Many people spend more time with their co-workers than they do with their friends and family. Understandably, sparks between colleagues can fly and Cupid’s arrow can strike even at work. So, what happens when an employee wants to ask a co-worker on a date? Sexual harassment issues have recently taken center stage in the United States and in many other places around the world. Men and women alike are saying “no more” to employment discrimination and workplace sexual harassment. If you want to start a romantic relationship with a co-worker, there are several things you should keep in mind so that you can avoid sexual harassment allegations.
Find Out Your Company’s Policy on Office Relationships
Research shows that about one out of every three adults in the U.S have been in or are currently engaged in an office romance. While romantic or sexual relationships between co-workers have always been slightly taboo, they are even more dangerous in the #MeToo era. Because of this, many companies have instituted strict rules about office relationships. Some companies ban romantic relationships between co-workers altogether, and many others have procedures for reporting the relationship to the human resources department. Although you may wish to keep your relationship private for personal reasons, violating your company’s policy regarding office romances is a risky career move. If you keep the relationship a secret, it could make the situation look much more sinister than it really is.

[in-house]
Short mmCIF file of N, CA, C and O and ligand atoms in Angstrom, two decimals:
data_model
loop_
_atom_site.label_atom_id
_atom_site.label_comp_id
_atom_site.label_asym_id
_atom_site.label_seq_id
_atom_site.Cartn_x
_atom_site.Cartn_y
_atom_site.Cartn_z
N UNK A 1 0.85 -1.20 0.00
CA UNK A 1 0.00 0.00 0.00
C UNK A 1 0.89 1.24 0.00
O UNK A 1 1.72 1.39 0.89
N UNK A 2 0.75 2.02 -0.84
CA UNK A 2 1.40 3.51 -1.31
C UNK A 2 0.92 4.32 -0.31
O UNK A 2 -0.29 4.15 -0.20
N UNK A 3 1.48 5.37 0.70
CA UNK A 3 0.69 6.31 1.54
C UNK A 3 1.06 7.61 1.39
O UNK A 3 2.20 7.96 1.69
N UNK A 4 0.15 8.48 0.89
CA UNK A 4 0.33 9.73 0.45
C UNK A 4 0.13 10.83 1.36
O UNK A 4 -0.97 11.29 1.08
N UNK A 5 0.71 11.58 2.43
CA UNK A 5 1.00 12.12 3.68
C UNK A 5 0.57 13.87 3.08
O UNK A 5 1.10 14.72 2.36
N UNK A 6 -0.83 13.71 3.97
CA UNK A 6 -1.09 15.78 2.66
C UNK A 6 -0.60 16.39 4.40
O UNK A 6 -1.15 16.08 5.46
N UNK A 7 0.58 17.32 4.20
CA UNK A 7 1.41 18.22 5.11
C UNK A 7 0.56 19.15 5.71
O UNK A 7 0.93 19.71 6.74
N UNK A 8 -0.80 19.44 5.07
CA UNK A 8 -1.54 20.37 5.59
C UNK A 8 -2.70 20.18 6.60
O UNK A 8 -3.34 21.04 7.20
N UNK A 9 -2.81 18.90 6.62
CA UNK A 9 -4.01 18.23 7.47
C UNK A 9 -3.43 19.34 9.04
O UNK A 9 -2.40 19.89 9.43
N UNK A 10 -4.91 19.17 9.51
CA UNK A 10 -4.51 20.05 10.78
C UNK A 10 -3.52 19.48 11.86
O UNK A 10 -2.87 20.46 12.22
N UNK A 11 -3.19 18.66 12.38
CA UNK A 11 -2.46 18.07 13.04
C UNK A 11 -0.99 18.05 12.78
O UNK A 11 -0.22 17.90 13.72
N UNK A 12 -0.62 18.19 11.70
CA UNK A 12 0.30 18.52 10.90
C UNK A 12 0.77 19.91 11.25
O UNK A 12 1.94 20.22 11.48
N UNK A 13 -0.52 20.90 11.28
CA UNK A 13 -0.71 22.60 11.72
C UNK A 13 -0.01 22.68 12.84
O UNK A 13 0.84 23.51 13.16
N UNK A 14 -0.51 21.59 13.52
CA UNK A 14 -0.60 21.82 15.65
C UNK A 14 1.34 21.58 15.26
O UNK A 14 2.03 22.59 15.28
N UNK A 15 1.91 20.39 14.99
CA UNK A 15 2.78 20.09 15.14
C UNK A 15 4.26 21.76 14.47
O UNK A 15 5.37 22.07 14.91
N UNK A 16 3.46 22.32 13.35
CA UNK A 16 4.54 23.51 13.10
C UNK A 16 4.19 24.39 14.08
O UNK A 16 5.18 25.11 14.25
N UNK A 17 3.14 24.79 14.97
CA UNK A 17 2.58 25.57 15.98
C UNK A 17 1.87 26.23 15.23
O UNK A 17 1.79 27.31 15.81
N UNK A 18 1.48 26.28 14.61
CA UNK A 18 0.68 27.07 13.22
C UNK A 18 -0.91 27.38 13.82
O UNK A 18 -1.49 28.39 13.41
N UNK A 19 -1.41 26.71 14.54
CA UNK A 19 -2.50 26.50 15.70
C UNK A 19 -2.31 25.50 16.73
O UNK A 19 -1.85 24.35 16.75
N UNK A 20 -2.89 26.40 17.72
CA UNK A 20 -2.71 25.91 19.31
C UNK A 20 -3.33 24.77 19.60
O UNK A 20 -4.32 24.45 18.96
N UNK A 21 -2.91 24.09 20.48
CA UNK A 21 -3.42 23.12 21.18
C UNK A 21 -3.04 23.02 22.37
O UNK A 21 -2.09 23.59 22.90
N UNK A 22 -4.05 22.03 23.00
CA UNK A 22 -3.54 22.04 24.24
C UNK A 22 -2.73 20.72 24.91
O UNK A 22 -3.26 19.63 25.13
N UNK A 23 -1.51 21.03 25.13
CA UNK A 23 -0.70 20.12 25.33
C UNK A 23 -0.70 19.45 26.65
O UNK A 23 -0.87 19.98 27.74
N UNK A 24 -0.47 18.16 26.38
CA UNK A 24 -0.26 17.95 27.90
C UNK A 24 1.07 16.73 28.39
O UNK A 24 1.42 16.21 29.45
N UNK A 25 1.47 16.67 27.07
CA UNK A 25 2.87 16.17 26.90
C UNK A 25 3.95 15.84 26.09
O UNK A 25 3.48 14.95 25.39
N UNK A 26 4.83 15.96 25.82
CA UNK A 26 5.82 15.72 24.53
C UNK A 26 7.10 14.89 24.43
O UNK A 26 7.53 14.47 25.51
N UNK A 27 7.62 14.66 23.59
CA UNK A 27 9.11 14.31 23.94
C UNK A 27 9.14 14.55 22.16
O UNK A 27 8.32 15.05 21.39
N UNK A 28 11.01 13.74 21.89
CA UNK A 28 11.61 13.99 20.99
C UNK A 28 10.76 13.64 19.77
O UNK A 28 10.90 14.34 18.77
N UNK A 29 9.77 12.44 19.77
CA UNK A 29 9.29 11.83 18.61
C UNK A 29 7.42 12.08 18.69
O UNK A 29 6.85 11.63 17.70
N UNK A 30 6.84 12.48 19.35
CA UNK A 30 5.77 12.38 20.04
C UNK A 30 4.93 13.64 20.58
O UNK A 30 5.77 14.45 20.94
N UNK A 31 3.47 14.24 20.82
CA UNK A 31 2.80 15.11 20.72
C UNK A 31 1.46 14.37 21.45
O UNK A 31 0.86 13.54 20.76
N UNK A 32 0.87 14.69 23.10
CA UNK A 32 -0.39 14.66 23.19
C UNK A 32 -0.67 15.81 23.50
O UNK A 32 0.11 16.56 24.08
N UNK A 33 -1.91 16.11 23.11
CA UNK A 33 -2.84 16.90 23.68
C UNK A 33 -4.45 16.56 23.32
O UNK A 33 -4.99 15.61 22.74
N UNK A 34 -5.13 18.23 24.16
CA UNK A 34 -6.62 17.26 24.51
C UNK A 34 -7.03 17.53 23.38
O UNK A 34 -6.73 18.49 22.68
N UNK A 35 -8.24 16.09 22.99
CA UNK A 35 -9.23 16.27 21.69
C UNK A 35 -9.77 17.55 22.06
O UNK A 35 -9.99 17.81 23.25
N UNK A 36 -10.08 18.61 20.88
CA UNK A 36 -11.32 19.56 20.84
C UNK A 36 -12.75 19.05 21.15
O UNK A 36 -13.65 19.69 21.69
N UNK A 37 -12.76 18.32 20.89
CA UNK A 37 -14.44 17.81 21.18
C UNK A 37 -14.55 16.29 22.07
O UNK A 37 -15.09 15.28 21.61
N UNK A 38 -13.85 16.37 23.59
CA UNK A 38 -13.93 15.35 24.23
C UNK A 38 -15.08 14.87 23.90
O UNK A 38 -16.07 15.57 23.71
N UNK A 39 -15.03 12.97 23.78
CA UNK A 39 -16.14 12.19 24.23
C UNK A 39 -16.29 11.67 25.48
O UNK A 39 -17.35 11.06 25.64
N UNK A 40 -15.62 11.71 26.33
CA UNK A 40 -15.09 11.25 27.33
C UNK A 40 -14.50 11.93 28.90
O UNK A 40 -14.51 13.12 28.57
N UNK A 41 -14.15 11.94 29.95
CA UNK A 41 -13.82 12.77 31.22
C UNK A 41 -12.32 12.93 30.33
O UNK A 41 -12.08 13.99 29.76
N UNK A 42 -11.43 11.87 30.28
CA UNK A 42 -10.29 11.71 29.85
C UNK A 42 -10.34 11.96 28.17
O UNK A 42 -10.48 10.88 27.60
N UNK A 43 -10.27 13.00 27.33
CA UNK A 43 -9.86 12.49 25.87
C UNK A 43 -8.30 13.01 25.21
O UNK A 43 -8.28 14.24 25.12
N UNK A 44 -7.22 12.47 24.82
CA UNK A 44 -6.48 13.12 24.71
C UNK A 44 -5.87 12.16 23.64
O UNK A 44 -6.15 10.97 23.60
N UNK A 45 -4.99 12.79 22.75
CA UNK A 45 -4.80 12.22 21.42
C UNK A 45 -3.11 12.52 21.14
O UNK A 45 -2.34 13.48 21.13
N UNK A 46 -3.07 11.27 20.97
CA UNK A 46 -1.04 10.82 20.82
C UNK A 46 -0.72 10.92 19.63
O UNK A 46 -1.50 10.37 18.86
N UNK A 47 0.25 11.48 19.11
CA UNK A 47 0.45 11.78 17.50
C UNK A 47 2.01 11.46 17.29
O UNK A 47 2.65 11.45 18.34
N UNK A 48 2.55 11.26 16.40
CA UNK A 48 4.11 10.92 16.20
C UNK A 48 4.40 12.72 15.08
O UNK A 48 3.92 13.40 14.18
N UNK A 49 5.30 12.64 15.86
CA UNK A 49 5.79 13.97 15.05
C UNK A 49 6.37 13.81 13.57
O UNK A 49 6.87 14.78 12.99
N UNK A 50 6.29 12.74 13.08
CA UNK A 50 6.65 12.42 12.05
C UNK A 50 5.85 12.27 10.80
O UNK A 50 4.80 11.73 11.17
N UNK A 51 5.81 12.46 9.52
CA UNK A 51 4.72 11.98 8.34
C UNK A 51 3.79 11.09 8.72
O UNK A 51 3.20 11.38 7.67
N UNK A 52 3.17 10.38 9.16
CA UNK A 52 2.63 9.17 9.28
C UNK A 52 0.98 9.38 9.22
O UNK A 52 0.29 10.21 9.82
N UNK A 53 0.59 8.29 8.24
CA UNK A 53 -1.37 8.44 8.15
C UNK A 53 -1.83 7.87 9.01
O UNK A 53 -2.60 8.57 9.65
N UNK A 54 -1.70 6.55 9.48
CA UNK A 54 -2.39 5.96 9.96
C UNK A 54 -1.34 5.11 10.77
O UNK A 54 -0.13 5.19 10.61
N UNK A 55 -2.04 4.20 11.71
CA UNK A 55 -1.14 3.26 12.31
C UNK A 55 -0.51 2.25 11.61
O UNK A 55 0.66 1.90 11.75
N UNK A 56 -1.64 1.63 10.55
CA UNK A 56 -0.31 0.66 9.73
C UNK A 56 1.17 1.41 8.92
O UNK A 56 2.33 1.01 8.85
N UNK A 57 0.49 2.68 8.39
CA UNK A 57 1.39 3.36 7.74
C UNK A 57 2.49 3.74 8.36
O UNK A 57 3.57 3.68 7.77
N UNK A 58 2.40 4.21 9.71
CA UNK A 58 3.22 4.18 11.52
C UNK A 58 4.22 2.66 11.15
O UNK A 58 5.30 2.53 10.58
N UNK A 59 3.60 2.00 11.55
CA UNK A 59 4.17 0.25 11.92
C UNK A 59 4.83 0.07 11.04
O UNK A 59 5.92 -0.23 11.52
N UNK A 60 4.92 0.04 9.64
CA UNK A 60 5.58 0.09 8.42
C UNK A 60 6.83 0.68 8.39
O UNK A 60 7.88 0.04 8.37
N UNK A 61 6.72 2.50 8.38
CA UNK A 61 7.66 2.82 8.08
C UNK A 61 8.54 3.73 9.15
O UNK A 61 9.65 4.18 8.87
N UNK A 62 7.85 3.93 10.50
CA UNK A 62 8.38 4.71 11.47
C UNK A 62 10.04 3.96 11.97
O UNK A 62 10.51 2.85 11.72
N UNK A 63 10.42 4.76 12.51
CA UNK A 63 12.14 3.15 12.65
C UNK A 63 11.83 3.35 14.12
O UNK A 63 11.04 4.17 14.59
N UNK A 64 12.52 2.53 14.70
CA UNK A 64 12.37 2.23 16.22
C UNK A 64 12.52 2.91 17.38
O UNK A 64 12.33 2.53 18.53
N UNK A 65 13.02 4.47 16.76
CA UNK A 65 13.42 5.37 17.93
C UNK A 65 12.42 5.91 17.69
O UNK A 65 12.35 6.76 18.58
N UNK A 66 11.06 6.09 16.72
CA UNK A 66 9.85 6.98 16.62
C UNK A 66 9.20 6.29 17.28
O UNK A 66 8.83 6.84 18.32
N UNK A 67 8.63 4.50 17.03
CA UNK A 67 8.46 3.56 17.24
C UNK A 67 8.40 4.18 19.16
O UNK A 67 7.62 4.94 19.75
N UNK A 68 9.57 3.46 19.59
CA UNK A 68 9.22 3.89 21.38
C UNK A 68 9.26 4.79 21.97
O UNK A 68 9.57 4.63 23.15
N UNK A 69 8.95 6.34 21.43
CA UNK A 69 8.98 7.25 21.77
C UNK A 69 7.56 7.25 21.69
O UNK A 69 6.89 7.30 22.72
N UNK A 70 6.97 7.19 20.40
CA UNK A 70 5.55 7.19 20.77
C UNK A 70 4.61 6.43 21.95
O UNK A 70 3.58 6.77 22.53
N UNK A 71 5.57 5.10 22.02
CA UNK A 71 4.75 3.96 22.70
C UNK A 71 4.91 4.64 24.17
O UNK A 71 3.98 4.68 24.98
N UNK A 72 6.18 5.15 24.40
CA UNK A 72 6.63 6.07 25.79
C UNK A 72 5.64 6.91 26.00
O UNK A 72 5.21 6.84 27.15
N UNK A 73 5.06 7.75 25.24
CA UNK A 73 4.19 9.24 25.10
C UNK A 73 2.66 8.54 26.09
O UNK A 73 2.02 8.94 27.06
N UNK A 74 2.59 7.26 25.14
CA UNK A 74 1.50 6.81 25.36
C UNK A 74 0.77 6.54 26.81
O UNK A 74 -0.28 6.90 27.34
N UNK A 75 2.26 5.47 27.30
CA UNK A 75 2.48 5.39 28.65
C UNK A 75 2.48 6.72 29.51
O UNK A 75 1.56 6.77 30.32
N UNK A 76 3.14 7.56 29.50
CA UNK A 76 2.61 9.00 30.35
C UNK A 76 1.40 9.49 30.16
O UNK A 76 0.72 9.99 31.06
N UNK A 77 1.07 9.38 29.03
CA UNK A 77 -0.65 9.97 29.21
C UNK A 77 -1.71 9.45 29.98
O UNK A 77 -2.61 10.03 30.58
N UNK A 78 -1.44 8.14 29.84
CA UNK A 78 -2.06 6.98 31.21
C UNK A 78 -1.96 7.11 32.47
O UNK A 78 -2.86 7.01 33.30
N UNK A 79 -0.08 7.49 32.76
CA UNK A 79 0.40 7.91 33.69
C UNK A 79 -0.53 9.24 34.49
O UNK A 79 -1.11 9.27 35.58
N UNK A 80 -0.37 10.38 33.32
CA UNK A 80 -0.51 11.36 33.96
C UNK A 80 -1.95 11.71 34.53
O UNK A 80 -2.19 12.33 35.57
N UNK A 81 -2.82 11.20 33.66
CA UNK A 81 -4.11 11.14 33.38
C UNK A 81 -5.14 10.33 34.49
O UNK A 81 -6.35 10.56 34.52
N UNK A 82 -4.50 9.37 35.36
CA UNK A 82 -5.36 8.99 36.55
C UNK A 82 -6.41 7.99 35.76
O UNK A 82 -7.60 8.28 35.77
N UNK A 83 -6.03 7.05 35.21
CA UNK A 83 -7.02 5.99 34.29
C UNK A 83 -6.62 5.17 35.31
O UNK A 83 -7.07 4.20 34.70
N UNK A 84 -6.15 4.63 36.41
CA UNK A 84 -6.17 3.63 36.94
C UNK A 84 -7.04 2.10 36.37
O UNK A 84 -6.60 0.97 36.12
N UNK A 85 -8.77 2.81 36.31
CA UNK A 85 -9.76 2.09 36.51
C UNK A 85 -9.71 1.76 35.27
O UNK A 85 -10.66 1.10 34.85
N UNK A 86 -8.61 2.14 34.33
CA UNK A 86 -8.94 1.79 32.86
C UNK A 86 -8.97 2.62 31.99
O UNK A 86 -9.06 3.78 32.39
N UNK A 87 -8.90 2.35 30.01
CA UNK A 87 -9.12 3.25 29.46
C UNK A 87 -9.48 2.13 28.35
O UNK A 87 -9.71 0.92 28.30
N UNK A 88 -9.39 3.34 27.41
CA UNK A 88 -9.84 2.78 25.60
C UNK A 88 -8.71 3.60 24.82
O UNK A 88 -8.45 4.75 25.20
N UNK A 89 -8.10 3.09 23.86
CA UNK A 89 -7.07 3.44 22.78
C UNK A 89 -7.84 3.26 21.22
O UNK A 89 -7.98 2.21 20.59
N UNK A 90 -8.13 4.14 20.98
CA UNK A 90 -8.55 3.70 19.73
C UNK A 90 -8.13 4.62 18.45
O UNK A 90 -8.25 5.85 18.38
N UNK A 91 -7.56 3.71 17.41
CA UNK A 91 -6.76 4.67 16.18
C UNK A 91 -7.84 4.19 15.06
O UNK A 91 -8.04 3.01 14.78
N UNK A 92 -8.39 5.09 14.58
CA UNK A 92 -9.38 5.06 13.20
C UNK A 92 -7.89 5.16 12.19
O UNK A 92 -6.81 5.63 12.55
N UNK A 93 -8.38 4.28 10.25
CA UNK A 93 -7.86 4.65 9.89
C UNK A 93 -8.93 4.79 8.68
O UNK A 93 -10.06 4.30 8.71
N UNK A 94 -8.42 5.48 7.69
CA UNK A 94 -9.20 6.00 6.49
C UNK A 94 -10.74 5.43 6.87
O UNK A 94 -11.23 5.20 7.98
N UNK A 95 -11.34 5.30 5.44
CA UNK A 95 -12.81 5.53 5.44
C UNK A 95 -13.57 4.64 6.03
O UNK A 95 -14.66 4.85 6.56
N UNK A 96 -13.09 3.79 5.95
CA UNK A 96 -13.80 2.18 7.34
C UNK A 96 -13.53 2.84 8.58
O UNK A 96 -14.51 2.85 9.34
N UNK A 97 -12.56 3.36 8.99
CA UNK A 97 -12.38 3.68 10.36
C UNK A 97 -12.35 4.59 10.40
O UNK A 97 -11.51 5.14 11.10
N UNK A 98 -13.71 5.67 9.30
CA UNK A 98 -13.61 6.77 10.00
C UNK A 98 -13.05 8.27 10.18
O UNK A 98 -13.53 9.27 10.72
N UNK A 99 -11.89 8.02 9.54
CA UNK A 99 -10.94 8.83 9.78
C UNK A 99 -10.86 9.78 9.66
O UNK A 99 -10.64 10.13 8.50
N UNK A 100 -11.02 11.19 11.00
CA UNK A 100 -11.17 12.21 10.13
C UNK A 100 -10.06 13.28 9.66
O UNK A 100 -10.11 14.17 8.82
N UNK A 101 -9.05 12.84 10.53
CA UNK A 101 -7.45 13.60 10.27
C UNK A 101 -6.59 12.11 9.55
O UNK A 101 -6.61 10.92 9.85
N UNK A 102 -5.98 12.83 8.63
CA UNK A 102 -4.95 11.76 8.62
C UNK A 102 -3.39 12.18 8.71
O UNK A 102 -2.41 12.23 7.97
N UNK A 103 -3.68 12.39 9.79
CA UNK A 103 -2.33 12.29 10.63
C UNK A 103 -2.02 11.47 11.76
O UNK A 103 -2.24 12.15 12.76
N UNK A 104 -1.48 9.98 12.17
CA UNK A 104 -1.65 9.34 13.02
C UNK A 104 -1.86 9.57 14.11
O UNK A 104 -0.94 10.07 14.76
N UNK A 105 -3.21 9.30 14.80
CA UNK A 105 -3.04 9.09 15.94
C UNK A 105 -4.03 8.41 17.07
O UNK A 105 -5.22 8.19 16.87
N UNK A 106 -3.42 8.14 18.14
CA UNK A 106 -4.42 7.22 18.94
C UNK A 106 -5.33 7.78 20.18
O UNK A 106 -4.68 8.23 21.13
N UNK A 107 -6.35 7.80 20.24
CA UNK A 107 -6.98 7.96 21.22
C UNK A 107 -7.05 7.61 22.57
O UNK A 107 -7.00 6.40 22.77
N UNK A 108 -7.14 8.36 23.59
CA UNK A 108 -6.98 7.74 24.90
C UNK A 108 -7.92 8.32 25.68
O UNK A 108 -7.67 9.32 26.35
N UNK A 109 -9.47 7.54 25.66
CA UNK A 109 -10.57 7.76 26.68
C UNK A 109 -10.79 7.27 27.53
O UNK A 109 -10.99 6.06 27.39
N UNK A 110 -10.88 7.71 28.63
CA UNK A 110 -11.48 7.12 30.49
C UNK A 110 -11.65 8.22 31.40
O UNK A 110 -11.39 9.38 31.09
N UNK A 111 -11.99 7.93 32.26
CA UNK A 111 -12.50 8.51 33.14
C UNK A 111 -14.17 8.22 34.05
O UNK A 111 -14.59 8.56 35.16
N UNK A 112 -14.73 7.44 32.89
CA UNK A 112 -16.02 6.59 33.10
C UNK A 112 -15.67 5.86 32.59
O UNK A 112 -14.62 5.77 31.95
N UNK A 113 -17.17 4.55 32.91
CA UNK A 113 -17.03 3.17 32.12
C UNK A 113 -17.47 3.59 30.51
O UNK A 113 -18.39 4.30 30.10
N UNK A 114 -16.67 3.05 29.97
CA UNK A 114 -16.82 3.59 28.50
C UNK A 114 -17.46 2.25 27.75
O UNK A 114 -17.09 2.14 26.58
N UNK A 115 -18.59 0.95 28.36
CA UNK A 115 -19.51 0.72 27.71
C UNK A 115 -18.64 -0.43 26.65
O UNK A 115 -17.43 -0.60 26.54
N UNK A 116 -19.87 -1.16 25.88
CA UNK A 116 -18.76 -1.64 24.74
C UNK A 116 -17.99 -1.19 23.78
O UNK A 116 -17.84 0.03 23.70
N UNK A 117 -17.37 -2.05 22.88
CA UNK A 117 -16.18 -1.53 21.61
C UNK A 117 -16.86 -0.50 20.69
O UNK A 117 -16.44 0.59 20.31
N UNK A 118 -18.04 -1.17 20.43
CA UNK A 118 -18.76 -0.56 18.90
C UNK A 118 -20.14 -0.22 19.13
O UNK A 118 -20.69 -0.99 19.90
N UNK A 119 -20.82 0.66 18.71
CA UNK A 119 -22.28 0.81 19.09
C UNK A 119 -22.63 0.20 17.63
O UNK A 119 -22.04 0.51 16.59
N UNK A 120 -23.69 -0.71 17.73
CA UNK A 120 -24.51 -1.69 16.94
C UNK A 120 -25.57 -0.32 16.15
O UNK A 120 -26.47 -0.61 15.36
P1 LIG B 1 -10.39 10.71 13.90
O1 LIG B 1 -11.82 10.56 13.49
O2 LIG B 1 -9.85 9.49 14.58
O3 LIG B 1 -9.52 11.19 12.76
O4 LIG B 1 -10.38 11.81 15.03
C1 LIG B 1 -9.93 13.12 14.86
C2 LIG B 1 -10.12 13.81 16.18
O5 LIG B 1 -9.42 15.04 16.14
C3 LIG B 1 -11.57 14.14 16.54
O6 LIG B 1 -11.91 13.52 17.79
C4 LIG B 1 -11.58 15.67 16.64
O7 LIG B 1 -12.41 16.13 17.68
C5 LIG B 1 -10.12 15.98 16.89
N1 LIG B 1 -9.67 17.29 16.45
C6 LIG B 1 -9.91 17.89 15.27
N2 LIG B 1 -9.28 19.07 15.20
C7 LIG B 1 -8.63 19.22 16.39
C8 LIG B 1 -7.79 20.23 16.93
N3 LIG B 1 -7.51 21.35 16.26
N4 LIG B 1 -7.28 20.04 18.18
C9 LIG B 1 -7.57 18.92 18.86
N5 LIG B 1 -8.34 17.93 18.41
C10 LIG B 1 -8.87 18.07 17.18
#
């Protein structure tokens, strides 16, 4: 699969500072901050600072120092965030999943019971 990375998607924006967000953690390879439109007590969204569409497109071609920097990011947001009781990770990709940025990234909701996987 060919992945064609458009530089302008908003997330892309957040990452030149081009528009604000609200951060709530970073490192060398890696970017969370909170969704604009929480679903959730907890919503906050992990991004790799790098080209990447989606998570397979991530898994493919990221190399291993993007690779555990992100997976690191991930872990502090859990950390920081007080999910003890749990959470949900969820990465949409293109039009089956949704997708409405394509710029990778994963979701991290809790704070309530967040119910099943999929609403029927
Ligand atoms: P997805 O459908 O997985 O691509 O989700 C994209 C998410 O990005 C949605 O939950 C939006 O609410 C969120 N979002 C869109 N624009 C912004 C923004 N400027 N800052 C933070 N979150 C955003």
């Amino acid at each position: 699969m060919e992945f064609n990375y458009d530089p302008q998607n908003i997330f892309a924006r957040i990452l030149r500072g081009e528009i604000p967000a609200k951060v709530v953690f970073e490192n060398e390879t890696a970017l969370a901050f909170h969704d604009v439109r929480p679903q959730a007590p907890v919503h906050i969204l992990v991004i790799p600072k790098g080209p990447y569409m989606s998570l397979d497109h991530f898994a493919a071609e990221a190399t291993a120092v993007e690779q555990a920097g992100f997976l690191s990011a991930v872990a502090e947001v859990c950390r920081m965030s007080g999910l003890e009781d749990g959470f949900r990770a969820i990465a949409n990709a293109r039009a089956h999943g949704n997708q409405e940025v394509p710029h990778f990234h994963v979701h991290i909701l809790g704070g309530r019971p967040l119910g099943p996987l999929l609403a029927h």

Relationships Between Supervisors and Subordinates Spell Major Trouble
A relationship between a boss and a subordinate is the most concerning type of office relationship. Even if the relationship or sexual activity is consensual, the relationship can cause a serious conflict of interest. If you are a boss and you are interested in asking a subordinate out on a date, consider this: You do not have to explicitly say you will trade sexual favors for workplace perks in order to be accused of sexual harassment. Quid pro quo sexual harassment occurs when an employee in a supervisor or boss position uses his or her authority to gain sexual contact from a subordinate. If a subordinate assumes that going on a date or agreeing to sexual contact with you will benefit him or her at work, the situation could come dangerously close to illegal sexual harassment....